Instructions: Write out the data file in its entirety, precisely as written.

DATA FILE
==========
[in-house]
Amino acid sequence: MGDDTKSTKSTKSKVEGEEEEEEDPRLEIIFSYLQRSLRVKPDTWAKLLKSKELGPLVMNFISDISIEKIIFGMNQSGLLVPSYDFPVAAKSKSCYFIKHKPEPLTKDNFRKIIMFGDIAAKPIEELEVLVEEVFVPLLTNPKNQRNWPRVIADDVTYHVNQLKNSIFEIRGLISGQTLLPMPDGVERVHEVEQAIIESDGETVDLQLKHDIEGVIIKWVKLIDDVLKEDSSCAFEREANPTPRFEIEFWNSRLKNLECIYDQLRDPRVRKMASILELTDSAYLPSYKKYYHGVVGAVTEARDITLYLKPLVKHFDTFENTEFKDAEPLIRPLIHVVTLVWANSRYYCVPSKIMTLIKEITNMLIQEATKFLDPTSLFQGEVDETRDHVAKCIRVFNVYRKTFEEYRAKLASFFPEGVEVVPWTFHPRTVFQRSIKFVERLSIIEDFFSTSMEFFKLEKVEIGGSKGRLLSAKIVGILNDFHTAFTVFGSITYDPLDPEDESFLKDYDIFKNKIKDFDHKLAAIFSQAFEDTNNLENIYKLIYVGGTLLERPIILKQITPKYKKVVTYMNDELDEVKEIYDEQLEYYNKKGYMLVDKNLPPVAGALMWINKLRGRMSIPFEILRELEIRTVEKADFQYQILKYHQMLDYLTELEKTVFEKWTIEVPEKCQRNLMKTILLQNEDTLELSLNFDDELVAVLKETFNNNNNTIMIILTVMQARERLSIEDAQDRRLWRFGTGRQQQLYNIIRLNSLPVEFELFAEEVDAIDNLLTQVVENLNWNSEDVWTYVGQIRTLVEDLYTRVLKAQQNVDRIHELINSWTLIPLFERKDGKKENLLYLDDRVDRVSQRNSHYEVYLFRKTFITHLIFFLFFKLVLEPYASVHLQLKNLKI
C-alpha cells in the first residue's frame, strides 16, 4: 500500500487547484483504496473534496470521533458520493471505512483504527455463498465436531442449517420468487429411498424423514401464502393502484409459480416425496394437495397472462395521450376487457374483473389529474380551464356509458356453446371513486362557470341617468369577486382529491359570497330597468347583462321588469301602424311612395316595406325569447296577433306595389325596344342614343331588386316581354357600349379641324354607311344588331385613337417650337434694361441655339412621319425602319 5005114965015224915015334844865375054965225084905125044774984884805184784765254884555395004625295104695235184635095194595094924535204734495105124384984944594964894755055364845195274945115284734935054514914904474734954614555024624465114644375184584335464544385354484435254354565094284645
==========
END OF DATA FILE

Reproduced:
[in-house]
Amino acid sequence: MGDDTKSTKSTKSKVEGEEEEEEDPRLEIIFSYLQRSLRVKPDTWAKLLKSKELGPLVMNFISDISIEKIIFGMNQSGLLVPSYDFPVAAKSKSCYFIKHKPEPLTKDNFRKIIMFGDIAAKPIEELEVLVEEVFVPLLTNPKNQRNWPRVIADDVTYHVNQLKNSIFEIRGLISGQTLLPMPDGVERVHEVEQAIIESDGETVDLQLKHDIEGVIIKWVKLIDDVLKEDSSCAFEREANPTPRFEIEFWNSRLKNLECIYDQLRDPRVRKMASILELTDSAYLPSYKKYYHGVVGAVTEARDITLYLKPLVKHFDTFENTEFKDAEPLIRPLIHVVTLVWANSRYYCVPSKIMTLIKEITNMLIQEATKFLDPTSLFQGEVDETRDHVAKCIRVFNVYRKTFEEYRAKLASFFPEGVEVVPWTFHPRTVFQRSIKFVERLSIIEDFFSTSMEFFKLEKVEIGGSKGRLLSAKIVGILNDFHTAFTVFGSITYDPLDPEDESFLKDYDIFKNKIKDFDHKLAAIFSQAFEDTNNLENIYKLIYVGGTLLERPIILKQITPKYKKVVTYMNDELDEVKEIYDEQLEYYNKKGYMLVDKNLPPVAGALMWINKLRGRMSIPFEILRELEIRTVEKADFQYQILKYHQMLDYLTELEKTVFEKWTIEVPEKCQRNLMKTILLQNEDTLELSLNFDDELVAVLKETFNNNNNTIMIILTVMQARERLSIEDAQDRRLWRFGTGRQQQLYNIIRLNSLPVEFELFAEEVDAIDNLLTQVVENLNWNSEDVWTYVGQIRTLVEDLYTRVLKAQQNVDRIHELINSWTLIPLFERKDGKKENLLYLDDRVDRVSQRNSHYEVYLFRKTFITHLIFFLFFKLVLEPYASVHLQLKNLKI
C-alpha cells in the first residue's frame, strides 16, 4: 500500500487547484483504496473534496470521533458520493471505512483504527455463498465436531442449517420468487429411498424423514401464502393502484409459480416425496394437495397472462395521450376487457374483473389529474380551464356509458356453446371513486362557470341617468369577486382529491359570497330597468347583462321588469301602424311612395316595406325569447296577433306595389325596344342614343331588386316581354357600349379641324354607311344588331385613337417650337434694361441655339412621319425602319 5005114965015224915015334844865375054965225084905125044774984884805184784765254884555395004625295104695235184635095194595094924535204734495105124384984944594964894755055364845195274945115284734935054514914904474734954614555024624465114644375184584335464544385354484435254354565094284645